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Subject: Re: Proving something is better

Author: Robert Hyatt

Date: 19:43:45 12/18/02

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On December 18, 2002 at 17:18:56, Bruce Moreland wrote:

>On December 18, 2002 at 16:20:16, Robert Hyatt wrote:
>>That's not what I was talking about.  There are two ways you can compare
>>two chess algorithms, logically.
>>1.  time until it finds the solution move with the right score.
>>2.  time until it completes a particular search depth.
>>If you are playing with search extensions (or de-extensions in the case of
>>null-move) 2 has an obvious problem.  Because search depths don't mean much
>>when you are trying to find a move.
>>If you are playing with search extensions or whatever, it is possible to
>>greatly change the shape of the search tree, so that time to solution looks
>>good, but time to depth looks bad, or vice-versa.
>I don't consider this case.  To make sure that I understand what you're talking
>about, it sounds like this case is when the thing finds the answer, but then
>goes to hell and locks up.

Basically, yes.  If a program does that, time to solution looks good, but
time to depth looks horrible.  The point was that it could have a severe bug
and still look good by one metric...

>You can take a less pathological case and demonstrate that this can be normal.
>If you find an answer in ply 9, you will have resolved the PV twice, which takes
>time.  If you don't find the answer in ply 9, the solution move will have failed
>low, which typically takes less time.
>Personally, I'd rather have ply 9 take longer to complete, if it gets me the
>best score.

I don't disagree.  And this is something the "verification search" tends to
influence.  IE the remainder of the ply-1 moves don't whiz by as fast, but
they tend to be searched a bit more accurately under some conditions...

>So I don't look at time taken to finish the ply.  I'm interested in time taken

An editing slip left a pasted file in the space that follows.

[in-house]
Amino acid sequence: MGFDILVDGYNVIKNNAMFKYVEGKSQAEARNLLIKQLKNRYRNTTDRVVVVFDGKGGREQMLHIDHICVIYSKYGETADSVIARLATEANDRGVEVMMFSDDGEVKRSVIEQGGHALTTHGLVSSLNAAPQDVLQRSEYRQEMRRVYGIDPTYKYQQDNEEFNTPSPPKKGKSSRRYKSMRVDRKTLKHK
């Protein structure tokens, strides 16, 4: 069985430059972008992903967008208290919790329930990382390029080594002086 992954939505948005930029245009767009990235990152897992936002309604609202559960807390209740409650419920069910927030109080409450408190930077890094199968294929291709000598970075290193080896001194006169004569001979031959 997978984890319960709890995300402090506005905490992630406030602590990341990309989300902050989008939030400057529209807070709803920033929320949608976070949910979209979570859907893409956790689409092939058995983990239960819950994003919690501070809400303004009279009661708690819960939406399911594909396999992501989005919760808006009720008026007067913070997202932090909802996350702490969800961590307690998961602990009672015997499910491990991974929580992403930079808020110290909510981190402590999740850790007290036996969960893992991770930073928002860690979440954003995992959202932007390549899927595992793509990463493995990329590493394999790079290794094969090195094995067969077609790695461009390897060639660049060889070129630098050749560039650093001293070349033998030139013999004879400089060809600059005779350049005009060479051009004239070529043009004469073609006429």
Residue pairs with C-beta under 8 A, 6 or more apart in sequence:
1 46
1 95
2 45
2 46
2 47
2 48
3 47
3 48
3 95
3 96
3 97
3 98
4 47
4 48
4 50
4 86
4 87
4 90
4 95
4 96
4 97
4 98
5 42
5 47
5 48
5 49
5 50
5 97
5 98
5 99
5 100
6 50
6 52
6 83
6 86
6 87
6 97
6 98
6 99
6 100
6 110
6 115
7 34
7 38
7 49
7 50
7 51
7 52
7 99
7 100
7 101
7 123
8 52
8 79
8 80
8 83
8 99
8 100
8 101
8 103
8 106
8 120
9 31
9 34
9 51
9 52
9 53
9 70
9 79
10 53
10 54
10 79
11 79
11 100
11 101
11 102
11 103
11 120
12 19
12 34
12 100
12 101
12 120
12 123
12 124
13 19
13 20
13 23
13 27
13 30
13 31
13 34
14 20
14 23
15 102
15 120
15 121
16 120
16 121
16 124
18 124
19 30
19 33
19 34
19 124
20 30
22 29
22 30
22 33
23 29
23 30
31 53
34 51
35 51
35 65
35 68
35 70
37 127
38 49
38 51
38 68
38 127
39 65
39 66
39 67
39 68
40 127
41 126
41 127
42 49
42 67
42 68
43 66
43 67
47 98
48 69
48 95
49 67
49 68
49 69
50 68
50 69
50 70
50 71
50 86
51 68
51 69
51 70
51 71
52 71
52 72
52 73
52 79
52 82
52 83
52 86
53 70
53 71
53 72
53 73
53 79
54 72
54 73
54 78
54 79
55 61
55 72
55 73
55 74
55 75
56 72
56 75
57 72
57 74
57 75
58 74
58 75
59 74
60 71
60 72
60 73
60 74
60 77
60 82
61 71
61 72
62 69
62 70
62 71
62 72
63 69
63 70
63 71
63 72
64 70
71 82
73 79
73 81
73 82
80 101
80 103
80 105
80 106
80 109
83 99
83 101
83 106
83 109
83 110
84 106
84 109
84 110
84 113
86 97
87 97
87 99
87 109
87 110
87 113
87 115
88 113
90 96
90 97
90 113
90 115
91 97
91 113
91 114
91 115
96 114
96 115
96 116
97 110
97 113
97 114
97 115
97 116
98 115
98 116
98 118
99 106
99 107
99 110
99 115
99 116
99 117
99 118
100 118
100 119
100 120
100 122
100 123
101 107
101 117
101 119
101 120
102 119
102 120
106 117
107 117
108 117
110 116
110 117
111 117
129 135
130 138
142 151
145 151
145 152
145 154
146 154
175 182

>to find the move and hold it, regardles of anything else that happens, because
>that's what happens in a game.

There I agree.  But then you run into the problem I had when I did the DTS
paper.  Displaying the node count in the middle of a search is non-trivial
when things are not synchronized, so that reporting nodes for a partial search
(for me) is impossible.  Reporting nodes when an iteration ends is easy since
at that point every processor is idle and not searching anything.

>I try to avoid the problem of finding a few solutions for bad reasons by doing a
>lot of tests.  If version A gets 30 more of them than version B, that's pretty
>strongly indicative.
>But this doesn't address the problem I pointed out with Omid's thing:
>A takes 30 seconds, produces 50 answers.
>B takes 40 seconds, produces 55 answers.
>It makes absolutely no sense to say that B is better than A, and if the time
>differential is large enough, and the difference in number of solutions is small
>enough, it may make sense to say the reverse.

I don't disagree there...

>>I'm personally not convinced there is _any_ way to _really_ compare two
>>algorithms except to play them in a long match.  Tactically stronger !=
>>stronger overall, in all cases.  Tactically weaker != weaker overall, in
>>all cases.
>There are lots of problems with this, too.
>>I think that for times, _both_ approaches are needed.  measuring the time
>>until the correct PV pops out has problems, as does searching to a fixed depth.
>>Unless you simply search to the depth required to find the solution, with each
>>algorithm.  And even that is not so easy to compare.
>Doing a search to fixed depth only make sense if you are trying to test pure
>performance modifications, which at most obvious are algorithm improvements that
>do not change the shape of the tree, but perhaps you can extend this to include
>changes that affect the order in which the tree is searched (move ordering
>issues).  To test tactical changes this way is crazy.
>>You can compare node counts.  Search times to find a solution, or search times
>>to search to a specific depth.  All three reveal different things about the
>>program...  relying on one is not something I do.  I try to look at them all
>>to get a better overall picture of what is happening...

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